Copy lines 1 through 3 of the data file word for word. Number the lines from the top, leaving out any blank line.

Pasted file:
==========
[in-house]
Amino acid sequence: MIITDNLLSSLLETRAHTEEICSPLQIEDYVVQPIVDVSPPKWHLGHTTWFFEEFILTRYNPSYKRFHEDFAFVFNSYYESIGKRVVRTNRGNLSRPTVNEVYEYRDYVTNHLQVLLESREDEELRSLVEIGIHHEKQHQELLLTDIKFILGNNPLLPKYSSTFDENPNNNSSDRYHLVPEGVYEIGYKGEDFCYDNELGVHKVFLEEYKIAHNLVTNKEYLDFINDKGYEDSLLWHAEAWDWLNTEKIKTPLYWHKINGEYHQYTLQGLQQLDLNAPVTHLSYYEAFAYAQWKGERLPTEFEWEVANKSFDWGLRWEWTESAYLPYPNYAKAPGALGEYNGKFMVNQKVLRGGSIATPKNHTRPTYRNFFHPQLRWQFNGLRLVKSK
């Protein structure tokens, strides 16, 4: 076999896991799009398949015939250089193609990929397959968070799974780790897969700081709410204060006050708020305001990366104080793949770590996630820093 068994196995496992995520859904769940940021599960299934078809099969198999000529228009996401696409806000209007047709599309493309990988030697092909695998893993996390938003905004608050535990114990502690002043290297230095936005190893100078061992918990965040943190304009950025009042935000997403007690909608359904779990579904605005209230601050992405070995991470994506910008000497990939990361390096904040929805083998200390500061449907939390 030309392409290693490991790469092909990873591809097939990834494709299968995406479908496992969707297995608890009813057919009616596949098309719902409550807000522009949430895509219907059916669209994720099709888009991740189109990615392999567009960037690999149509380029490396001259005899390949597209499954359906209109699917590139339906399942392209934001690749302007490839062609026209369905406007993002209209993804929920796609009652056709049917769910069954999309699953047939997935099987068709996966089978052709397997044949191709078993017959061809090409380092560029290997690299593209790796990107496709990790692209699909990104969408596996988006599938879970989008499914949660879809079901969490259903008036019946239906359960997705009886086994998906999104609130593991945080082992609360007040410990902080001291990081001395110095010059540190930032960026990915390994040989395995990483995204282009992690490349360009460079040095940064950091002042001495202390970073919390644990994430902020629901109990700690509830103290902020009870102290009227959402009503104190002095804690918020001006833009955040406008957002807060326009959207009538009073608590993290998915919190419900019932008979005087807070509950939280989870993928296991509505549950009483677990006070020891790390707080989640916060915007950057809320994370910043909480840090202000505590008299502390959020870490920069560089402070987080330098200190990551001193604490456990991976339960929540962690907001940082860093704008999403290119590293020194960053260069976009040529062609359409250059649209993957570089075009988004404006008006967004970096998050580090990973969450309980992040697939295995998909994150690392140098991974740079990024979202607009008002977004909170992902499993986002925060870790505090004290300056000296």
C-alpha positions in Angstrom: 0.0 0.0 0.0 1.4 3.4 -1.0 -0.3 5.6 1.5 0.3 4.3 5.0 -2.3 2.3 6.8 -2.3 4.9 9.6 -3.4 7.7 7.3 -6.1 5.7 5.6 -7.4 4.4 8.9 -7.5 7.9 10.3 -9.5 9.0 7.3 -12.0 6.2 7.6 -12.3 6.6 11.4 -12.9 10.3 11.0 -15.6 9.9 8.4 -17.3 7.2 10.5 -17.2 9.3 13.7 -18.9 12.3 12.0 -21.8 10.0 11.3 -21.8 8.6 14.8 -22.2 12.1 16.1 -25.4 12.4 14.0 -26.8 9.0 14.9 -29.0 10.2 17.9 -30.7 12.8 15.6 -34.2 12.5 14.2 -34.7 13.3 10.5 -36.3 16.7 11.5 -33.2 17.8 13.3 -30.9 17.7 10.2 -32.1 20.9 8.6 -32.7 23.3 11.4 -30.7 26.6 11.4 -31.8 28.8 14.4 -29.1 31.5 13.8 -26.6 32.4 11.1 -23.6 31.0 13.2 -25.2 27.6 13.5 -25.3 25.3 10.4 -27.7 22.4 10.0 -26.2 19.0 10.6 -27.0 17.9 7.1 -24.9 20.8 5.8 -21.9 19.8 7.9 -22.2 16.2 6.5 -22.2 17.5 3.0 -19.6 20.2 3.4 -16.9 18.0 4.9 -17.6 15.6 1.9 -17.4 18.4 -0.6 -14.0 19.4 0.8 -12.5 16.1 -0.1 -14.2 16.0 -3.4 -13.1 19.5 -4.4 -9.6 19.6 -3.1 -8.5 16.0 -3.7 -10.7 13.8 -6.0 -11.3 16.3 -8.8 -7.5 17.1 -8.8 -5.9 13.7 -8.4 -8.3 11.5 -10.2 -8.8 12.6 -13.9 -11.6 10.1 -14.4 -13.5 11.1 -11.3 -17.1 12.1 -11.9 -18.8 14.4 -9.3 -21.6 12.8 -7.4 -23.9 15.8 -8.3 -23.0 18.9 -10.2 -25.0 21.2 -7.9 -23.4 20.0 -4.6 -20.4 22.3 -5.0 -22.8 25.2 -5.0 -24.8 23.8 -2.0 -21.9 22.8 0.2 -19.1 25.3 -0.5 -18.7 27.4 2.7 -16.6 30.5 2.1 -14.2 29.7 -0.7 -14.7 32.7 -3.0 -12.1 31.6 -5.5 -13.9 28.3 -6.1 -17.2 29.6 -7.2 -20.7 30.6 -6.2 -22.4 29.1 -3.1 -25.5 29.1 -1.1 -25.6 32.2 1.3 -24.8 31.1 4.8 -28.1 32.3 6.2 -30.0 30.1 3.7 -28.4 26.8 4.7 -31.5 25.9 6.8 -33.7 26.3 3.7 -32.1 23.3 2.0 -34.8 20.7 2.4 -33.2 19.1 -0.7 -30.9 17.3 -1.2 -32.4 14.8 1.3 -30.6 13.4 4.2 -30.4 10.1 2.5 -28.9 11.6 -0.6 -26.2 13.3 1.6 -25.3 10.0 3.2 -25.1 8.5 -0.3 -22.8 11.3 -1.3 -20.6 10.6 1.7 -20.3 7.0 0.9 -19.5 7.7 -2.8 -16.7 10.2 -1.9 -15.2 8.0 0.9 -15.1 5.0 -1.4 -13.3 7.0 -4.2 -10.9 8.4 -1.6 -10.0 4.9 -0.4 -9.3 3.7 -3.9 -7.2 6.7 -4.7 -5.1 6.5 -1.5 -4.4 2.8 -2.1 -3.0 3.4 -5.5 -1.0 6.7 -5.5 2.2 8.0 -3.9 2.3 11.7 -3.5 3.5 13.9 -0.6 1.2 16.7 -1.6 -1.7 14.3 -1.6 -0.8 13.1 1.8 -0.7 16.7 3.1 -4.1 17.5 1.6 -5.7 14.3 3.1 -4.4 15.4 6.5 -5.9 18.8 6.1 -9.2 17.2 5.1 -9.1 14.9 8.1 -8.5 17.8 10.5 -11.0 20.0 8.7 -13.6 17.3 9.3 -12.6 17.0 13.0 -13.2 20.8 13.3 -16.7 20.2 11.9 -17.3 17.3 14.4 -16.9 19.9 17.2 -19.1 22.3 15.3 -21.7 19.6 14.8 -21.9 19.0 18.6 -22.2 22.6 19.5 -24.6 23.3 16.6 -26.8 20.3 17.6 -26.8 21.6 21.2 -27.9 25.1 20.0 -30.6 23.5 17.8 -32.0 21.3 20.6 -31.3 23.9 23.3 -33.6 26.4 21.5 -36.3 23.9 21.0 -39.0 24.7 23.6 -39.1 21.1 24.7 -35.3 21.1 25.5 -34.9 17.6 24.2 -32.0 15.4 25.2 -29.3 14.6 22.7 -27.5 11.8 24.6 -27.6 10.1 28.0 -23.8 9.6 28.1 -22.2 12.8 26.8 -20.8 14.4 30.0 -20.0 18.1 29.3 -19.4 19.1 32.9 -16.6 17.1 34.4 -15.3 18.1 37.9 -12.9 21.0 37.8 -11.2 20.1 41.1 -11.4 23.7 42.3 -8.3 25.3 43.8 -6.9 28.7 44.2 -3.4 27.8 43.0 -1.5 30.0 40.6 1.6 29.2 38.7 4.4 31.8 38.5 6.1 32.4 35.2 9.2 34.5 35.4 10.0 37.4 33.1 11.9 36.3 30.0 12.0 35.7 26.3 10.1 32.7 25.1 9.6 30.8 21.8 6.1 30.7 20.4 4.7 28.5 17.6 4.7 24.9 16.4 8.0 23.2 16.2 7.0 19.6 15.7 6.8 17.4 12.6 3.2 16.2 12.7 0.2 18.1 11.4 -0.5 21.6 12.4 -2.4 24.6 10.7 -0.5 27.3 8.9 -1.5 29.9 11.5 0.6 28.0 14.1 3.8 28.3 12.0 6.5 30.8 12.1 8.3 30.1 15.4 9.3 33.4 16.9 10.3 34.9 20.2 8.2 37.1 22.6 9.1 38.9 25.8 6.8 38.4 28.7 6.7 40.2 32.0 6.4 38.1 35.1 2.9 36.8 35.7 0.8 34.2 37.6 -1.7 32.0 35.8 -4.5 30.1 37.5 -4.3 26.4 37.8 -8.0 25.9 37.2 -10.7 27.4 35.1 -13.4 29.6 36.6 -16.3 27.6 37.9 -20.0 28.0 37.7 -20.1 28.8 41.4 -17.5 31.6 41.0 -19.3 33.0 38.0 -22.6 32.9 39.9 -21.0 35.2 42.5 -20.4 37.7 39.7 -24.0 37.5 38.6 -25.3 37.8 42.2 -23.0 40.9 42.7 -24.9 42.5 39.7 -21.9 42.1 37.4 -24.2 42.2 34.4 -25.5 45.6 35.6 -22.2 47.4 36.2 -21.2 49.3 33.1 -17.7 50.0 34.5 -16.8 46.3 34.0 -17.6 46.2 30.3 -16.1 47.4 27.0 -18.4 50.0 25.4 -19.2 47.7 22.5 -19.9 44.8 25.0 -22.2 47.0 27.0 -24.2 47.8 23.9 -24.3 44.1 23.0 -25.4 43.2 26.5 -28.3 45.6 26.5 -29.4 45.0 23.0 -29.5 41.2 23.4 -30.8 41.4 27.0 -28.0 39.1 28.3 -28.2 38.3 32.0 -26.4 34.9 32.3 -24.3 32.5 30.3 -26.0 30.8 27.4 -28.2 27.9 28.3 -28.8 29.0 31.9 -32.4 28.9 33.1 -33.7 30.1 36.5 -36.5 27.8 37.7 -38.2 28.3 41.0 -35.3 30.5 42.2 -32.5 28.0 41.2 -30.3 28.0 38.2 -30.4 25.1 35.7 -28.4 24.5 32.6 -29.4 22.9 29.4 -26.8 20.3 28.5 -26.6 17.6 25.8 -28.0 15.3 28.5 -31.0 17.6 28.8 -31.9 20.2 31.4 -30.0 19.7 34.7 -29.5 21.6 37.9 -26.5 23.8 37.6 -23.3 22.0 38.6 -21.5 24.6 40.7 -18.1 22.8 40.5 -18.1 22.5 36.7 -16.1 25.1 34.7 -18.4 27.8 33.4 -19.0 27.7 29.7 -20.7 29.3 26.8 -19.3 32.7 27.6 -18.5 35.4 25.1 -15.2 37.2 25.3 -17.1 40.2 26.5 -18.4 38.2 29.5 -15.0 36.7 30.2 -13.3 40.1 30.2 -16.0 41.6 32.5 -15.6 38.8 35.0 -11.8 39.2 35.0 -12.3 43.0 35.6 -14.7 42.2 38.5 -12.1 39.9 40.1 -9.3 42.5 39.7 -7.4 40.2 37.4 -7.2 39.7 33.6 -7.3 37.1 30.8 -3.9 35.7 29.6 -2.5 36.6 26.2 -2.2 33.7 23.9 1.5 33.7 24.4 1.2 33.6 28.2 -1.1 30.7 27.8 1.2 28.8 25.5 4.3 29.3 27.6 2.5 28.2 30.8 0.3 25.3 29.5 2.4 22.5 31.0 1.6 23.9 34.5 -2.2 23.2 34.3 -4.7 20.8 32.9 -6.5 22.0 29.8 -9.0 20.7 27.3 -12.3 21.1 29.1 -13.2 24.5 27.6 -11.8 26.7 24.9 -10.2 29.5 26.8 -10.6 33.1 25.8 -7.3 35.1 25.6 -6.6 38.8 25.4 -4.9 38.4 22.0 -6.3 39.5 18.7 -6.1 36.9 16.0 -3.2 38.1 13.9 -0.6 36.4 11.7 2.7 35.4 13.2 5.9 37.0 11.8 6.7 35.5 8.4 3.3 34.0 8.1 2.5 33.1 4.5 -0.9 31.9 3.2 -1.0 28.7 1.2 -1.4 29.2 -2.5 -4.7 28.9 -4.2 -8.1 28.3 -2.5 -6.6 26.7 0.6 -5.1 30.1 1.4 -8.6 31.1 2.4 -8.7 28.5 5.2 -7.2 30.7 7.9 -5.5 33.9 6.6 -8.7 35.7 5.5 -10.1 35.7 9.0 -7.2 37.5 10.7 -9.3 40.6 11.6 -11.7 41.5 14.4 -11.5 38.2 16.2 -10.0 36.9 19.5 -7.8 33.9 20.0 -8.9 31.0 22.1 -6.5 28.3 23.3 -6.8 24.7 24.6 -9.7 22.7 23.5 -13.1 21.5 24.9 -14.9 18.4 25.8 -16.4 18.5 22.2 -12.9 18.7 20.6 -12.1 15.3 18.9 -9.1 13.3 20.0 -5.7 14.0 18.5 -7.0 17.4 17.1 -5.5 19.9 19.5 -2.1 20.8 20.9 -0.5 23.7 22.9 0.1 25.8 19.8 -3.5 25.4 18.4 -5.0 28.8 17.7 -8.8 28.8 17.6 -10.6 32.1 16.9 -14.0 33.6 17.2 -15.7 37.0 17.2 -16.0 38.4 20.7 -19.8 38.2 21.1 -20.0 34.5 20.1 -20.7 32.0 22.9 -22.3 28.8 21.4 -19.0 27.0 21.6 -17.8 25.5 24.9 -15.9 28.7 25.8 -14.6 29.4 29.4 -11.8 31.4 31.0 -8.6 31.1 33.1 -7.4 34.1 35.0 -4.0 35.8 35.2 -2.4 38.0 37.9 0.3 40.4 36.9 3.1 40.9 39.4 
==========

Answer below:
[in-house]
Amino acid sequence: MIITDNLLSSLLETRAHTEEICSPLQIEDYVVQPIVDVSPPKWHLGHTTWFFEEFILTRYNPSYKRFHEDFAFVFNSYYESIGKRVVRTNRGNLSRPTVNEVYEYRDYVTNHLQVLLESREDEELRSLVEIGIHHEKQHQELLLTDIKFILGNNPLLPKYSSTFDENPNNNSSDRYHLVPEGVYEIGYKGEDFCYDNELGVHKVFLEEYKIAHNLVTNKEYLDFINDKGYEDSLLWHAEAWDWLNTEKIKTPLYWHKINGEYHQYTLQGLQQLDLNAPVTHLSYYEAFAYAQWKGERLPTEFEWEVANKSFDWGLRWEWTESAYLPYPNYAKAPGALGEYNGKFMVNQKVLRGGSIATPKNHTRPTYRNFFHPQLRWQFNGLRLVKSK
């Protein structure tokens, strides 16, 4: 076999896991799009398949015939250089193609990929397959968070799974780790897969700081709410204060006050708020305001990366104080793949770590996630820093 068994196995496992995520859904769940940021599960299934078809099969198999000529228009996401696409806000209007047709599309493309990988030697092909695998893993996390938003905004608050535990114990502690002043290297230095936005190893100078061992918990965040943190304009950025009042935000997403007690909608359904779990579904605005209230601050992405070995991470994506910008000497990939990361390096904040929805083998200390500061449907939390 030309392409290693490991790469092909990873591809097939990834494709299968995406479908496992969707297995608890009813057919009616596949098309719902409550807000522009949430895509219907059916669209994720099709888009991740189109990615392999567009960037690999149509380029490396001259005899390949597209499954359906209109699917590139339906399942392209934001690749302007490839062609026209369905406007993002209209993804929920796609009652056709049917769910069954999309699953047939997935099987068709996966089978052709397997044949191709078993017959061809090409380092560029290997690299593209790796990107496709990790692209699909990104969408596996988006599938879970989008499914949660879809079901969490259903008036019946239906359960997705009886086994998906999104609130593991945080082992609360007040410990902080001291990081001395110095010059540190930032960026990915390994040989395995990483995204282009992690490349360009460079040095940064950091002042001495202390970073919390644990994430902020629901109990700690509830103290902020009870102290009227959402009503104190002095804690918020001006833009955040406008957002807060326009959207009538009073608590993290998915919190419900019932008979005087807070509950939280989870993928296991509505549950009483677990006070020891790390707080989640916060915007950057809320994370910043909480840090202000505590008299502390959020870490920069560089402070987080330098200190990551001193604490456990991976339960929540962690907001940082860093704008999403290119590293020194960053260069976009040529062609359409250059649209993957570089075009988004404006008006967004970096998050580090990973969450309980992040697939295995998909994150690392140098991974740079990024979202607009008002977004909170992902499993986002925060870790505090004290300056000296």